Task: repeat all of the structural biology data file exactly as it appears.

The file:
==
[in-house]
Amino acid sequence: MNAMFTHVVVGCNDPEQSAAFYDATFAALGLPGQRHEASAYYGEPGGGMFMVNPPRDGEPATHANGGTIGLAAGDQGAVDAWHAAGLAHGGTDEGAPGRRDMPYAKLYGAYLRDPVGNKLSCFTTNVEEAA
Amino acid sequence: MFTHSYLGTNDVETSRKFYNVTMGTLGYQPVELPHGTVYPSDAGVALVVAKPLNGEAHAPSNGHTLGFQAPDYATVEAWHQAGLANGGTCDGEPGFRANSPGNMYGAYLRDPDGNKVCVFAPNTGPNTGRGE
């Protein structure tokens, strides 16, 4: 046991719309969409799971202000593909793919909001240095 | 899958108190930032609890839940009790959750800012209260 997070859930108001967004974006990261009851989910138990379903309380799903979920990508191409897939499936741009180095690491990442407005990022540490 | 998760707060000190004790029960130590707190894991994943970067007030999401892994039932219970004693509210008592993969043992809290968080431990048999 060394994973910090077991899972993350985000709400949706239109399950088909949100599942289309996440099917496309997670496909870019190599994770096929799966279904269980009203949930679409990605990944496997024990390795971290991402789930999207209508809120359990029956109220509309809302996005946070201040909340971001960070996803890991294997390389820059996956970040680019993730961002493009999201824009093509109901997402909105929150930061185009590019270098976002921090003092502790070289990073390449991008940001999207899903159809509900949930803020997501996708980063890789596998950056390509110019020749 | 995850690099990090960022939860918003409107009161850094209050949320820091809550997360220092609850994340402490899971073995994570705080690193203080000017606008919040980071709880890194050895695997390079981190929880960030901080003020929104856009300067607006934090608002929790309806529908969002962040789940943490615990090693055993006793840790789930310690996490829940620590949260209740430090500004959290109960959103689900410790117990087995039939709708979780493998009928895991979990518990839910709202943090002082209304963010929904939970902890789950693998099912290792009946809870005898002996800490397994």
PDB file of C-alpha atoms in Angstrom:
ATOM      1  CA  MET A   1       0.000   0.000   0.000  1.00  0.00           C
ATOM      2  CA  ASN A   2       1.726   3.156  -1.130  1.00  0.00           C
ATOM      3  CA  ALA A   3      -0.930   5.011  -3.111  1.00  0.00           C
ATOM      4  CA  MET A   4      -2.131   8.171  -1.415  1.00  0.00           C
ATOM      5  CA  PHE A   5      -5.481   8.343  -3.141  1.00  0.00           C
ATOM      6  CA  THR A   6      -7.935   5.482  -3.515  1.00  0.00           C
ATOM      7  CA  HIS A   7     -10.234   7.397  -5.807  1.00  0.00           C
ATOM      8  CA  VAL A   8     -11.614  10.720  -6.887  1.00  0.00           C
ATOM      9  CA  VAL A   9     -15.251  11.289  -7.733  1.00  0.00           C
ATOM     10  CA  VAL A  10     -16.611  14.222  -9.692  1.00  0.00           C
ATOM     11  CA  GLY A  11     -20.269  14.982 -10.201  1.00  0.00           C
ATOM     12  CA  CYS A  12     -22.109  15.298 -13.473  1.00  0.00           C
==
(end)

[in-house]
Amino acid sequence: MNAMFTHVVVGCNDPEQSAAFYDATFAALGLPGQRHEASAYYGEPGGGMFMVNPPRDGEPATHANGGTIGLAAGDQGAVDAWHAAGLAHGGTDEGAPGRRDMPYAKLYGAYLRDPVGNKLSCFTTNVEEAA
Amino acid sequence: MFTHSYLGTNDVETSRKFYNVTMGTLGYQPVELPHGTVYPSDAGVALVVAKPLNGEAHAPSNGHTLGFQAPDYATVEAWHQAGLANGGTCDGEPGFRANSPGNMYGAYLRDPDGNKVCVFAPNTGPNTGRGE
């Protein structure tokens, strides 16, 4: 046991719309969409799971202000593909793919909001240095 | 899958108190930032609890839940009790959750800012209260 997070859930108001967004974006990261009851989910138990379903309380799903979920990508191409897939499936741009180095690491990442407005990022540490 | 998760707060000190004790029960130590707190894991994943970067007030999401892994039932219970004693509210008592993969043992809290968080431990048999 060394994973910090077991899972993350985000709400949706239109399950088909949100599942289309996440099917496309997670496909870019190599994770096929799966279904269980009203949930679409990605990944496997024990390795971290991402789930999207209508809120359990029956109220509309809302996005946070201040909340971001960070996803890991294997390389820059996956970040680019993730961002493009999201824009093509109901997402909105929150930061185009590019270098976002921090003092502790070289990073390449991008940001999207899903159809509900949930803020997501996708980063890789596998950056390509110019020749 | 995850690099990090960022939860918003409107009161850094209050949320820091809550997360220092609850994340402490899971073995994570705080690193203080000017606008919040980071709880890194050895695997390079981190929880960030901080003020929104856009300067607006934090608002929790309806529908969002962040789940943490615990090693055993006793840790789930310690996490829940620590949260209740430090500004959290109960959103689900410790117990087995039939709708979780493998009928895991979990518990839910709202943090002082209304963010929904939970902890789950693998099912290792009946809870005898002996800490397994």
PDB file of C-alpha atoms in Angstrom:
ATOM      1  CA  MET A   1       0.000   0.000   0.000  1.00  0.00           C
ATOM      2  CA  ASN A   2       1.726   3.156  -1.130  1.00  0.00           C
ATOM      3  CA  ALA A   3      -0.930   5.011  -3.111  1.00  0.00           C
ATOM      4  CA  MET A   4      -2.131   8.171  -1.415  1.00  0.00           C
ATOM      5  CA  PHE A   5      -5.481   8.343  -3.141  1.00  0.00           C
ATOM      6  CA  THR A   6      -7.935   5.482  -3.515  1.00  0.00           C
ATOM      7  CA  HIS A   7     -10.234   7.397  -5.807  1.00  0.00           C
ATOM      8  CA  VAL A   8     -11.614  10.720  -6.887  1.00  0.00           C
ATOM      9  CA  VAL A   9     -15.251  11.289  -7.733  1.00  0.00           C
ATOM     10  CA  VAL A  10     -16.611  14.222  -9.692  1.00  0.00           C
ATOM     11  CA  GLY A  11     -20.269  14.982 -10.201  1.00  0.00           C
ATOM     12  CA  CYS A  12     -22.109  15.298 -13.473  1.00  0.00           C